Child Support and Social Security Benefits

Determining monthly child support payments in Missouri can be a daunting task. Child support is typically calculated according to a document called Form 14. By using that form, judges, as well as attorneys, can determine a child support payment based on the parent’s income and other contributing factors such as Social Security Benefits.

A child can receive Social Security benefits in two ways:
1. If the child has a disability, the child can receive Supplemental Security Income (SSI) disability benefits;
2. If the child’s parent has a disability, the child can receive benefits through, but separate from, the Social Security benefits of the disabled parent.

Children younger than 18 can qualify for Supplemental Security Income payments if they have a medical condition or combination of conditions that meets Social Security’s definition of disability. When deciding whether the child is eligible for these benefits child’s income and resources, as well as the income and resources of other family members in the child’s household, are considered.

Children may also be eligible for Social Security dependents benefits. Parents who receive Social Security Disability Insurance or SSDI may ask for approval and apply for dependent child benefits.


How Are Child Support Benefits Calculated?

In Missouri, child support starts with the calculation of the Presumed Amount of Support using Form 14. To calculate the Presumed Support, the starting point is the gross income of the parents.

The Directions on Use for Form 14 specifically provide that Social Security Disability (SSD) payments to a parent based on their disability are included in their gross income. The SSD payments received by the child based on a parent’s disability are not included in the gross income of the parent receiving the benefits for the child.

Supplemental Security Income or SSI payments made to a parent due to their disability are not included in that parent’s gross income for Form 14.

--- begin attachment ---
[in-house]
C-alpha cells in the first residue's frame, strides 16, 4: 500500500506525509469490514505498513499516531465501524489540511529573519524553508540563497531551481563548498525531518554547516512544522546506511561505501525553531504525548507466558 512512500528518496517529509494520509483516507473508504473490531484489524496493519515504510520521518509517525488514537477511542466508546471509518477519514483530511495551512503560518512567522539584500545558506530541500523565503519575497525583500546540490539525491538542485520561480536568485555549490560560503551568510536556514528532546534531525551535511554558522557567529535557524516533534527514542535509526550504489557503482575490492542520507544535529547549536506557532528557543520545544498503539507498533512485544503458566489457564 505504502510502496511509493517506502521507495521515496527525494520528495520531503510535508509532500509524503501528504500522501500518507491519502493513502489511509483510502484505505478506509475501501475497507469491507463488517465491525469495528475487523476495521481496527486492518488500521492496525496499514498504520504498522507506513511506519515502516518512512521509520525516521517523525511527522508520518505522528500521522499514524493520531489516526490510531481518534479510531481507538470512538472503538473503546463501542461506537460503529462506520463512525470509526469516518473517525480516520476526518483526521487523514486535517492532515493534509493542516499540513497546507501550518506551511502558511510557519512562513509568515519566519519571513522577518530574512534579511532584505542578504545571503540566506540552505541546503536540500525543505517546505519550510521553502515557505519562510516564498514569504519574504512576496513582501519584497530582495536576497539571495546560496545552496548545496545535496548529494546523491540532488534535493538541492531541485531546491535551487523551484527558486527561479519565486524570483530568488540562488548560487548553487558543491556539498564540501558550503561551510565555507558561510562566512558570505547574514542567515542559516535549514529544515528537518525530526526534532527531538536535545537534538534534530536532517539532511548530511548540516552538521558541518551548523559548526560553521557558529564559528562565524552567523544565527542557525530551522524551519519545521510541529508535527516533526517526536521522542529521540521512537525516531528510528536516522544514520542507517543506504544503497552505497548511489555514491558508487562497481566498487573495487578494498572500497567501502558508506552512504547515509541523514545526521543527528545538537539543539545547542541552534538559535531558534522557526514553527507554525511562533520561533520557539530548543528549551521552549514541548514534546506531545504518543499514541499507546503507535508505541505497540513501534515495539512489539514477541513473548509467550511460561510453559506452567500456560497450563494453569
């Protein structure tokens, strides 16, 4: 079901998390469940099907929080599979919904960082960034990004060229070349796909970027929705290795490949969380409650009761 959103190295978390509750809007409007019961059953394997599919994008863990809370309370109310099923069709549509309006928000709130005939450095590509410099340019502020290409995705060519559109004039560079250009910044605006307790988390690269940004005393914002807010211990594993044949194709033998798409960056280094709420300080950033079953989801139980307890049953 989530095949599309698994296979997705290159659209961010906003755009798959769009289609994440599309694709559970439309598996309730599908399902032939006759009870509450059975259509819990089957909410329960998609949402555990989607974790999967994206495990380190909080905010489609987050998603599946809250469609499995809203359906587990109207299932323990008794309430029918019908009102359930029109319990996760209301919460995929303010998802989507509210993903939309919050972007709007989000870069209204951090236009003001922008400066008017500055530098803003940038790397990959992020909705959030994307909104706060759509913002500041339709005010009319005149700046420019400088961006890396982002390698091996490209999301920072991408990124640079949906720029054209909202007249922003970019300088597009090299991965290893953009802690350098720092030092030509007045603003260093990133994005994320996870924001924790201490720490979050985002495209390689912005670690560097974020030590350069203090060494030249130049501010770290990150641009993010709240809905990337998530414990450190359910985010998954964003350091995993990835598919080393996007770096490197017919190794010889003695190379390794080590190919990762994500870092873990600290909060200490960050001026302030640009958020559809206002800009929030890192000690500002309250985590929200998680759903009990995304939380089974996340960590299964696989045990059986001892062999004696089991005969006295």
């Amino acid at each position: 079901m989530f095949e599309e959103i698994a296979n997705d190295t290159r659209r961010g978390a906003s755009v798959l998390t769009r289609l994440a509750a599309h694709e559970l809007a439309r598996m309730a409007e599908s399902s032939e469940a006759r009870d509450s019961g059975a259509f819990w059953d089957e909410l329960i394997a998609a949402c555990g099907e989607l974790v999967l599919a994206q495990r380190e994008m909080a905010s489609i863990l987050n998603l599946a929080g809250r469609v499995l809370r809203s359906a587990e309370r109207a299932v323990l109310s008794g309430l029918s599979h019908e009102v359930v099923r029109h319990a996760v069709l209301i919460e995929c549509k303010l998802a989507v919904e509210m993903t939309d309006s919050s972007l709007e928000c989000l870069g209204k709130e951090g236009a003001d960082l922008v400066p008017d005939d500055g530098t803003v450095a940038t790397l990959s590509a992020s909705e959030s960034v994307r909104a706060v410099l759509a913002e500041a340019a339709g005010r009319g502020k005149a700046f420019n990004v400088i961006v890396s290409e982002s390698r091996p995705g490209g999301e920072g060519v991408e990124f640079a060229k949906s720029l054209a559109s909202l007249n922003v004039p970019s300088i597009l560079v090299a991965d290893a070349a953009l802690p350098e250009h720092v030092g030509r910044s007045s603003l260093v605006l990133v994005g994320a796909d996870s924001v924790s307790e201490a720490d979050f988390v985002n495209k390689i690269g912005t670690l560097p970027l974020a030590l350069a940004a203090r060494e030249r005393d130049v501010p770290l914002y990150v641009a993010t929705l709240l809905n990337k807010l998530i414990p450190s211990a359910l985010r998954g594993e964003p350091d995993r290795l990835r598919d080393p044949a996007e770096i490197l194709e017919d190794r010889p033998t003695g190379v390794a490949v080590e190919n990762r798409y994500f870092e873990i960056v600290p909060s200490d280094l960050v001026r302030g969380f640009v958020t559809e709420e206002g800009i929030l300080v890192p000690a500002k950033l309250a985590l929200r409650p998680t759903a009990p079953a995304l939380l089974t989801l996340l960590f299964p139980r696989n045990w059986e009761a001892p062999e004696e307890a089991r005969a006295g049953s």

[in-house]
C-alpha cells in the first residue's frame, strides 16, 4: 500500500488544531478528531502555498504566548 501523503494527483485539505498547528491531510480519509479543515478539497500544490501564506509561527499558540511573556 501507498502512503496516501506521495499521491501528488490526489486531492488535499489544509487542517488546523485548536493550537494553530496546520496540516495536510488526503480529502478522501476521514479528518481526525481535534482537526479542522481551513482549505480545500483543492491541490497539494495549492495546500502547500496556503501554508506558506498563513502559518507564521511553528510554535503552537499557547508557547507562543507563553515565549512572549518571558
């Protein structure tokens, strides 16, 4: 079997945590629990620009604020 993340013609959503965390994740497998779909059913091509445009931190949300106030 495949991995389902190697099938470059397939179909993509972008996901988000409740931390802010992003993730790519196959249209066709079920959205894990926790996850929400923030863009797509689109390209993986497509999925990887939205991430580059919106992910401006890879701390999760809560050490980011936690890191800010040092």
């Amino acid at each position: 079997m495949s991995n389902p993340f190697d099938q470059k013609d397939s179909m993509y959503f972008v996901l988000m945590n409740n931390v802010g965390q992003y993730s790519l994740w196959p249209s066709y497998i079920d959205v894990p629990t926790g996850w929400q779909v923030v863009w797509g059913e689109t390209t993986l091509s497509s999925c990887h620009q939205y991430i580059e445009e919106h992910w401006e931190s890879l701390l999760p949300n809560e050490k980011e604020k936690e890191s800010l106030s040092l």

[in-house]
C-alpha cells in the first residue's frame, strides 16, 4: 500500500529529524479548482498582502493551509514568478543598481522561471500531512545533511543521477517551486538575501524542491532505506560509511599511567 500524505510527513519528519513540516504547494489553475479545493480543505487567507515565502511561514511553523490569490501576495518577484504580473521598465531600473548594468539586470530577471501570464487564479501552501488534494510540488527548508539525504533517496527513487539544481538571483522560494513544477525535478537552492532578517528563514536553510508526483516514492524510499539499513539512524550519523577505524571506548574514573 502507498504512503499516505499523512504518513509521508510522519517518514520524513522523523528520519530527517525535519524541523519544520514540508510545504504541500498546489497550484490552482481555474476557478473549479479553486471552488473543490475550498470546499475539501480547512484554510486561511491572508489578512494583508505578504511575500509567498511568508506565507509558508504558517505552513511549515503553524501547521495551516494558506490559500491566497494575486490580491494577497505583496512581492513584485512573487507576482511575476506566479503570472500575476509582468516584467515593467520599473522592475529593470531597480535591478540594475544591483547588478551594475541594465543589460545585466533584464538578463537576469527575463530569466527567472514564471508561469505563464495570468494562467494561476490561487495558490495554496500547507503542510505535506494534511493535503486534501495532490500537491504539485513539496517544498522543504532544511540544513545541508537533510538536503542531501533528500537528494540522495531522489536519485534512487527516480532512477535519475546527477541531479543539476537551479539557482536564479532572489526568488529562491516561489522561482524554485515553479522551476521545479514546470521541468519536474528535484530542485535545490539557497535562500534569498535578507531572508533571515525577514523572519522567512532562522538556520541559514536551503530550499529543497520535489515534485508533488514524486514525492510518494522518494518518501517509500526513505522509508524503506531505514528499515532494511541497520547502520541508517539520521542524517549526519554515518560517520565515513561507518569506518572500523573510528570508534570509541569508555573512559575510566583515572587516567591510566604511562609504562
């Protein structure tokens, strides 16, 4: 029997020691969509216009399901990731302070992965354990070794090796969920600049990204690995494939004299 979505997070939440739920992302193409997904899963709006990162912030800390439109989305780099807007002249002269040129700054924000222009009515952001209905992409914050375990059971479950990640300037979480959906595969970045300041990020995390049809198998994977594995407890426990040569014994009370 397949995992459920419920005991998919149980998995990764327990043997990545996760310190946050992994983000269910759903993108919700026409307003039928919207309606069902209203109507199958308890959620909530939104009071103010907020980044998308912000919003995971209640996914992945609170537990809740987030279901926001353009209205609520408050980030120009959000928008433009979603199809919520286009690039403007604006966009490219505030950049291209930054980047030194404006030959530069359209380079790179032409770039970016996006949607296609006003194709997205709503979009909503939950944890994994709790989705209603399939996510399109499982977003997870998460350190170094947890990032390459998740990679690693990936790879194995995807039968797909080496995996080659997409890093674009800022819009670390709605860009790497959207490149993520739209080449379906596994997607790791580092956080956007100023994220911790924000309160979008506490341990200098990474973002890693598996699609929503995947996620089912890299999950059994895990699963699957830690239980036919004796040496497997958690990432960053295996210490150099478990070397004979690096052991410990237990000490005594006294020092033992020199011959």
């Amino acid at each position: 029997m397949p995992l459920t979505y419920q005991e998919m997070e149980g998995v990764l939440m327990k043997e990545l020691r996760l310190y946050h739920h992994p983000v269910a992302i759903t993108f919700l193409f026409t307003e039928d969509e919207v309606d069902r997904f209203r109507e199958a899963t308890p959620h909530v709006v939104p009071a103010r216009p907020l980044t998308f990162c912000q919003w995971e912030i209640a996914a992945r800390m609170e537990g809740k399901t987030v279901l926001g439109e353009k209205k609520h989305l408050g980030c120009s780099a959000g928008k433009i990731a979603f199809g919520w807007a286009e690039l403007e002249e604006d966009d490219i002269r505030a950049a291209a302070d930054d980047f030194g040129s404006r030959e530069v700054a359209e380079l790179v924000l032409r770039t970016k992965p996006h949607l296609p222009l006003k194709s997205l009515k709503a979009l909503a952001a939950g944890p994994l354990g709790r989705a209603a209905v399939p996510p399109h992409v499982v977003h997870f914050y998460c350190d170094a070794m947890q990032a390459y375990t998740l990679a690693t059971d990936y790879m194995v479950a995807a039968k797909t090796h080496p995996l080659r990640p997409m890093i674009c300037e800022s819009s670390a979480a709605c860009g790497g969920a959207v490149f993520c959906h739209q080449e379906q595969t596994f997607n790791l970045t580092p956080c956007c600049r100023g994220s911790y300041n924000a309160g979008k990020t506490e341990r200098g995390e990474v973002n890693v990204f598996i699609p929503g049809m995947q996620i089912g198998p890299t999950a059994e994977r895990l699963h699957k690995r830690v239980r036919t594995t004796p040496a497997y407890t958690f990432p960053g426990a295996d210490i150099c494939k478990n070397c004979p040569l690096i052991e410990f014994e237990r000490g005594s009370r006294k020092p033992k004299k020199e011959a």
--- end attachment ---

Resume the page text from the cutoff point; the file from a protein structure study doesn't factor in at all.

If the child receives SSDI benefits, it will be counted towards income for the parent. But, if the children’s SSDI benefits derive from a non-custodial parent, the court will subtract the amount you receive from SSDI from the child support obligation.


How Social Security Benefits Affect Child Support Calculation?

SSD received by a child may be considered as an offset against a parent’s obligation to pay child support, if the SSD is based on that parent’s disability. In addition, the Directions on Use to Form 14 direct the judge to consider the resources of the child in determining whether to award the presumed amount of child support or to deviate therefrom. Deviation based on a child’s receipt of SSD benefits as a result of a parent’s disability is unlikely to happen.

If the SSD paid to the child based on the disability of the parent obligated to pay support is greater than either the existing child support amount or the presumed child support amount, the obligated parent is not entitled to a credit for the excess against past or future support or receipt of the excess.

SSI benefits paid to the child based on the child’s disability is likewise not considered part of the gross income of the custodial parent who receives those funds on Form 14.

As with SSD, SSI can be considered as a resource for the child in considering whether to find Form 14 unjust and inappropriate, but this is extremely unlikely.


How Can The Carson Law Firm Firm Help?

Resolving issues related to child support can be complex. Although certain do-it-yourself child support calculators exist, only an experienced child support lawyer in Clayton, Missouri, can tell you what can impact child support amount.

If you have more questions about how Social Security Benefits can impact child support, contact a child support attorney at The Carson Law Firm.